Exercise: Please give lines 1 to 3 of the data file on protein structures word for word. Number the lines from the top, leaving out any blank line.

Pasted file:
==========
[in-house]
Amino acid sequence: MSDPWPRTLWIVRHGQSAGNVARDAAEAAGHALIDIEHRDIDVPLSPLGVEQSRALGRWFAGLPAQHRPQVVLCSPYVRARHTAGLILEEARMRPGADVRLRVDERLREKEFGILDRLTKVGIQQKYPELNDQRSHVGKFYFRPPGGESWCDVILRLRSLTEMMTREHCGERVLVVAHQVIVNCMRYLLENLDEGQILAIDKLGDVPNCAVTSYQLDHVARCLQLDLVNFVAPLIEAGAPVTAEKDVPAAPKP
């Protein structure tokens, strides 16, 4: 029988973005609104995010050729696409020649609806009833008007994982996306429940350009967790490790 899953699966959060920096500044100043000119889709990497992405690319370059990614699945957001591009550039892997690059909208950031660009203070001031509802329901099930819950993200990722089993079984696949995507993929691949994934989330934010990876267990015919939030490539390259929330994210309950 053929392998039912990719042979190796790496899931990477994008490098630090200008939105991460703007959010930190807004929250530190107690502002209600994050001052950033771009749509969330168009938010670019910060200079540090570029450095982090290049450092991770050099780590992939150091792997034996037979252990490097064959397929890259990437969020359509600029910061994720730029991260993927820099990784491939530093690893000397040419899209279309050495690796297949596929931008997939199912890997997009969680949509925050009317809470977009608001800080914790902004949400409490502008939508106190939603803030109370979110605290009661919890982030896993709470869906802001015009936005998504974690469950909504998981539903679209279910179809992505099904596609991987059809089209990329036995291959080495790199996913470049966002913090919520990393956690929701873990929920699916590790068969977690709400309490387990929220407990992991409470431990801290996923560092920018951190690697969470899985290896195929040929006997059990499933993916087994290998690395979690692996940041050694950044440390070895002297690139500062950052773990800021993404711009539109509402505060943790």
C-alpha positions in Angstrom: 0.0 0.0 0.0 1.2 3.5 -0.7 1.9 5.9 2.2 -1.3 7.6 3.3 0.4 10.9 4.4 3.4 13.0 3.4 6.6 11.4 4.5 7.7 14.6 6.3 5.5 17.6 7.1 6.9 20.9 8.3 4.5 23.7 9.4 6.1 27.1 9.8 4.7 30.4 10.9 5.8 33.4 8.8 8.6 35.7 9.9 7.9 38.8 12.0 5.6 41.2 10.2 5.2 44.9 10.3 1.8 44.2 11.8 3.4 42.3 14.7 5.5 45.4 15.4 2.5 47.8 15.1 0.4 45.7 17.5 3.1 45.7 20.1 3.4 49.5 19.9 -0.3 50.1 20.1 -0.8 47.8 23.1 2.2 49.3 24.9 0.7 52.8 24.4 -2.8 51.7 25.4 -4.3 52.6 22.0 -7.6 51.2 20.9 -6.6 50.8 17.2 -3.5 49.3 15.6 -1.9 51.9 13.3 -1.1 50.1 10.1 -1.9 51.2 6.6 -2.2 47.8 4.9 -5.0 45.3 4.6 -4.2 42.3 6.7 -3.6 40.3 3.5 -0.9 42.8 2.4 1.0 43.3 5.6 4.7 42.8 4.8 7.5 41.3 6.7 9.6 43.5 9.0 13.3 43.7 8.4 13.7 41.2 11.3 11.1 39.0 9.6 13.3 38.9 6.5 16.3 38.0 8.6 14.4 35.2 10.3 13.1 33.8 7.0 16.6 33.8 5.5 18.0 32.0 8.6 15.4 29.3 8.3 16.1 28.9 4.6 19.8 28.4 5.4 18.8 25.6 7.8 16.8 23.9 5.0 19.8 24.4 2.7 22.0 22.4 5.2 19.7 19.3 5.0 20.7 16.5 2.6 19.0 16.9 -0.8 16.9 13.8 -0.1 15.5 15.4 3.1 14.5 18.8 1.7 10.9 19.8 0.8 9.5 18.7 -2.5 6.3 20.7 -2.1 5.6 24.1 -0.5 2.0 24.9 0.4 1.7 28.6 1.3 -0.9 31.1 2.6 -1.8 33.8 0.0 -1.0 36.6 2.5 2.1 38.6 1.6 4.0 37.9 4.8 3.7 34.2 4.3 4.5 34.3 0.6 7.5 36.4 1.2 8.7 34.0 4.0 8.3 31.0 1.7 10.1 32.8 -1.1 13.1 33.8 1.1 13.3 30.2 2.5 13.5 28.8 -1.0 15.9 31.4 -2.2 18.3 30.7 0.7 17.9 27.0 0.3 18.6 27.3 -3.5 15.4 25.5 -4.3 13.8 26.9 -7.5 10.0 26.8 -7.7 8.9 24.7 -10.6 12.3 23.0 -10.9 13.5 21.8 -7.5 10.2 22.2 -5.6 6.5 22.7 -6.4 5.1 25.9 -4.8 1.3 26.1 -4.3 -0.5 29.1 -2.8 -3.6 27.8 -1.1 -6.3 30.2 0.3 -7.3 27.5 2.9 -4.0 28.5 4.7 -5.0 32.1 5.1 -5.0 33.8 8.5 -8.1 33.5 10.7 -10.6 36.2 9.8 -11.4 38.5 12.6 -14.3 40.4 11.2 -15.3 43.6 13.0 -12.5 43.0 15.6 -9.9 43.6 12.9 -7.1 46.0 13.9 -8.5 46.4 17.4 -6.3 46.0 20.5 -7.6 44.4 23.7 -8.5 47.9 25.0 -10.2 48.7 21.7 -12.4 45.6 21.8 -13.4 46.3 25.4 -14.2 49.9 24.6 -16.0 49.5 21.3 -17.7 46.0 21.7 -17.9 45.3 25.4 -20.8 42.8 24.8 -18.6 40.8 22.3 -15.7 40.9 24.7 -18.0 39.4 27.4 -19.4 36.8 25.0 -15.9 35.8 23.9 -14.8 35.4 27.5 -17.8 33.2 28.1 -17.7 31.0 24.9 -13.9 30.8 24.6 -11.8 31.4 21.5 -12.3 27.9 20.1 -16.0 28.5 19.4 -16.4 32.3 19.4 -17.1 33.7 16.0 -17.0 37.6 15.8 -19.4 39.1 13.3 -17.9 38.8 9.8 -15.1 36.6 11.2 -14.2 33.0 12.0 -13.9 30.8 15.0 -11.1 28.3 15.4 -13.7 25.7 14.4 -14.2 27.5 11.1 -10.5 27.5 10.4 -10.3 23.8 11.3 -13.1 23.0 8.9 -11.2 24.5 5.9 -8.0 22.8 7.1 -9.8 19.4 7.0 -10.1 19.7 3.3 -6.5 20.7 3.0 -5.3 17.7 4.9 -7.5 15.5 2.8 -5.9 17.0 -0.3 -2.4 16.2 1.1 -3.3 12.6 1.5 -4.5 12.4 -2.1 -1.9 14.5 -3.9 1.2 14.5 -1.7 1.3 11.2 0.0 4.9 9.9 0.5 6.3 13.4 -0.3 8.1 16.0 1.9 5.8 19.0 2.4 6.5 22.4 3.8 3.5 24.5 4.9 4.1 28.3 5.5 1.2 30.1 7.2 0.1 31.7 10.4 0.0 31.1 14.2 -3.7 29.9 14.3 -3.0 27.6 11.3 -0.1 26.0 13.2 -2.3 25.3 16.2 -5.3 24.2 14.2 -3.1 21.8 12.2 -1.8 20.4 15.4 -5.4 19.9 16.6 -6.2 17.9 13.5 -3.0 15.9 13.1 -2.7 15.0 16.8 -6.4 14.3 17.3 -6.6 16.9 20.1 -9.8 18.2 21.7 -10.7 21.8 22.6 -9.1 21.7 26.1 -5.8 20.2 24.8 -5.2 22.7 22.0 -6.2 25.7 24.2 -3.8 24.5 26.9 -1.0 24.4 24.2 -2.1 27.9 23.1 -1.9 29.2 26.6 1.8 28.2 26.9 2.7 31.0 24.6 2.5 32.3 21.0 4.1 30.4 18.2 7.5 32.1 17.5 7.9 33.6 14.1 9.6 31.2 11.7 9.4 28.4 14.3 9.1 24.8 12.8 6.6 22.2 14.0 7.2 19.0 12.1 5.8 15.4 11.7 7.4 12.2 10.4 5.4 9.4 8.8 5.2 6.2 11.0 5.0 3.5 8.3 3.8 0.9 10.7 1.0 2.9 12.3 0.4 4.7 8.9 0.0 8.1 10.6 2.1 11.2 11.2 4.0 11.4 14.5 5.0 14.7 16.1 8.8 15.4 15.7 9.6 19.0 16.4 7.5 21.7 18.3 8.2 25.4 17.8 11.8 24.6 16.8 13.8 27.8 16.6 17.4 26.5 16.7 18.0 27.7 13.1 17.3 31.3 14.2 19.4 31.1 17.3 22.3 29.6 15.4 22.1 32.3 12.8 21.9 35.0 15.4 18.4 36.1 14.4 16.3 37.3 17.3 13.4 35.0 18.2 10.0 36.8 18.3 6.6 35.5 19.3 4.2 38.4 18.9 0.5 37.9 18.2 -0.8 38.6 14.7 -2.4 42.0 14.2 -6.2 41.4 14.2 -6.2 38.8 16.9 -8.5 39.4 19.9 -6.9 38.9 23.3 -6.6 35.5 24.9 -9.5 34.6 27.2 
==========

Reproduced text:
[in-house]
Amino acid sequence: MSDPWPRTLWIVRHGQSAGNVARDAAEAAGHALIDIEHRDIDVPLSPLGVEQSRALGRWFAGLPAQHRPQVVLCSPYVRARHTAGLILEEARMRPGADVRLRVDERLREKEFGILDRLTKVGIQQKYPELNDQRSHVGKFYFRPPGGESWCDVILRLRSLTEMMTREHCGERVLVVAHQVIVNCMRYLLENLDEGQILAIDKLGDVPNCAVTSYQLDHVARCLQLDLVNFVAPLIEAGAPVTAEKDVPAAPKP
């Protein structure tokens, strides 16, 4: 029988973005609104995010050729696409020649609806009833008007994982996306429940350009967790490790 899953699966959060920096500044100043000119889709990497992405690319370059990614699945957001591009550039892997690059909208950031660009203070001031509802329901099930819950993200990722089993079984696949995507993929691949994934989330934010990876267990015919939030490539390259929330994210309950 053929392998039912990719042979190796790496899931990477994008490098630090200008939105991460703007959010930190807004929250530190107690502002209600994050001052950033771009749509969330168009938010670019910060200079540090570029450095982090290049450092991770050099780590992939150091792997034996037979252990490097064959397929890259990437969020359509600029910061994720730029991260993927820099990784491939530093690893000397040419899209279309050495690796297949596929931008997939199912890997997009969680949509925050009317809470977009608001800080914790902004949400409490502008939508106190939603803030109370979110605290009661919890982030896993709470869906802001015009936005998504974690469950909504998981539903679209279910179809992505099904596609991987059809089209990329036995291959080495790199996913470049966002913090919520990393956690929701873990929920699916590790068969977690709400309490387990929220407990992991409470431990801290996923560092920018951190690697969470899985290896195929040929006997059990499933993916087994290998690395979690692996940041050694950044440390070895002297690139500062950052773990800021993404711009539109509402505060943790």